Preparing for Mediation

How to prepare for REDRESSĀ® mediation


To ensure that the party understands and is comfortable with the process, it is suggested that you, as a representative, discuss the items below: 

Explain the mediator's role ›  

Explain the representative’s role ›  

Explain the party’s role ›  

Explain the nature of REDRESS mediation ›  

Review and explain the terms of the Agreement to Mediate ›  

Explore the client’s confidentiality needs and concerns ›  

Procedural matters ›  

Explain the mediator's role  

  • The mediator is neutral. 
  • The mediator gives no legal advice. 
  • The mediator does not determine who is right or wrong. 
  • The mediator supports the parties’ decision-making and supports each party as they consider the other party’s perspective. 
  • The mediator asks questions and encourages good faith sharing of information.

Explain the representative’s role  

  • The representative supports a party in the process.
  • The representative is a resource for advice and reality testing.
  • The representative, if an attorney, provides legal advice.
  • The representative helps their party clarify his or her thinking and clearly express his or her issues.

Explain the party’s role  

  • The parties, with the assistance of their representatives, decide on any “ground rules” for the mediation.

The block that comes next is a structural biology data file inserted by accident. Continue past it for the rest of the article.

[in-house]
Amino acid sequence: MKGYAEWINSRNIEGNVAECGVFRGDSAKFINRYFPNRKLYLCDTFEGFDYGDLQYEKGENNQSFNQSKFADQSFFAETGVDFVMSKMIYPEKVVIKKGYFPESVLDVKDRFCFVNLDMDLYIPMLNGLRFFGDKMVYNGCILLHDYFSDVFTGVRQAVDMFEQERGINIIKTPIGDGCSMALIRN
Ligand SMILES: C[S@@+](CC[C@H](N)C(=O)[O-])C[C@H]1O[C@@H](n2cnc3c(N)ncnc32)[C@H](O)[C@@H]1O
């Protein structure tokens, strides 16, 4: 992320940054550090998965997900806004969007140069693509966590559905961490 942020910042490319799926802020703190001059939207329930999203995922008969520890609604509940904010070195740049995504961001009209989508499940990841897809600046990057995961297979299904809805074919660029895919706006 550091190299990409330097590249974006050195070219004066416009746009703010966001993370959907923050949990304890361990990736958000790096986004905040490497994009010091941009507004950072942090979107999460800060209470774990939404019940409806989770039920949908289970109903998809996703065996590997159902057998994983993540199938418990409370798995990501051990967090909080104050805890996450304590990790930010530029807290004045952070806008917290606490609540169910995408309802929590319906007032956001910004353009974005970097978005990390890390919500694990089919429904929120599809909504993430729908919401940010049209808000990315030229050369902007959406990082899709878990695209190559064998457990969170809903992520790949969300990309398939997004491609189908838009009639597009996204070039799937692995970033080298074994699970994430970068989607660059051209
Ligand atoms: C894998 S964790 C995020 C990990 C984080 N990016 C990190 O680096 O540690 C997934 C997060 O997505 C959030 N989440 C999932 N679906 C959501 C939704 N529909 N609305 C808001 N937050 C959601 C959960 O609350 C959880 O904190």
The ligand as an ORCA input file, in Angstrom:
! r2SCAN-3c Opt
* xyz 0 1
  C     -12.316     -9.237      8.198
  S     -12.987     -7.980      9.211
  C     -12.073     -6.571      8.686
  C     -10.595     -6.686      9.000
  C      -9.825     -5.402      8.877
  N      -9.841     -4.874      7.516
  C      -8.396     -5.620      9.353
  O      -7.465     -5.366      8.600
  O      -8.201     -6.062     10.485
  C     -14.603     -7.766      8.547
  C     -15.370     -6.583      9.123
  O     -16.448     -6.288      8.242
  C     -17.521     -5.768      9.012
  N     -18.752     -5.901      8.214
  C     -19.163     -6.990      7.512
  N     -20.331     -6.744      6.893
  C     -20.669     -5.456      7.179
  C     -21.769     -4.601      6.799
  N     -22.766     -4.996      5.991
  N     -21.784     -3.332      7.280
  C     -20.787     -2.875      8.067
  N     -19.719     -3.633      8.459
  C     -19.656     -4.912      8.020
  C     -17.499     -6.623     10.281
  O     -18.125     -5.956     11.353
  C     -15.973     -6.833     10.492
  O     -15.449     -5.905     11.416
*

• Each party participates by talking openly with the other party about the dispute.
  • Each party listens to the other party, and may take notes and ask questions he or she may find useful.
  • Each party can request a break at any time to talk to his or her representative in private.
  • The parties, with the assistance of their representatives, make the final decision about settlement.

Explain the nature of REDRESS mediation  

  • Mediation is not a trial. It is a facilitated discussion. 
  • Mediation is voluntary and the parties make their own decisions. 
  • Mediation is informal. No witnesses attend. Testimony is not taken. Discussion is not limited to legal claims. Parties can explore creative solutions to their differences. 
  • The mediator might meet separately with each party if they agree to do so. This is called a "caucus." 
  • The length of the mediation is unpredictable. On average, REDRESS cases last just under four hours. The length of any case, however, depends on the particular circumstances. 
  • The parties themselves decide what they want to get out of a mediation session. They may be seeking a monetary settlement, an apology, or an adjustment of some factor that has been bothering them. Sometimes they don’t know what they are seeking ahead of time, but they figure this out in the mediation. 
  • The client and representative may end mediation at any time.

Review and explain the terms of the Agreement to Mediate  


Explore the client’s confidentiality needs and concerns  

  • Explain the legal limits of confidentiality protections.

Procedural matters  

  • Review the date, time, and place of the mediation. 
  • Discuss whether it would be helpful to submit any information to the mediator and/or other party.
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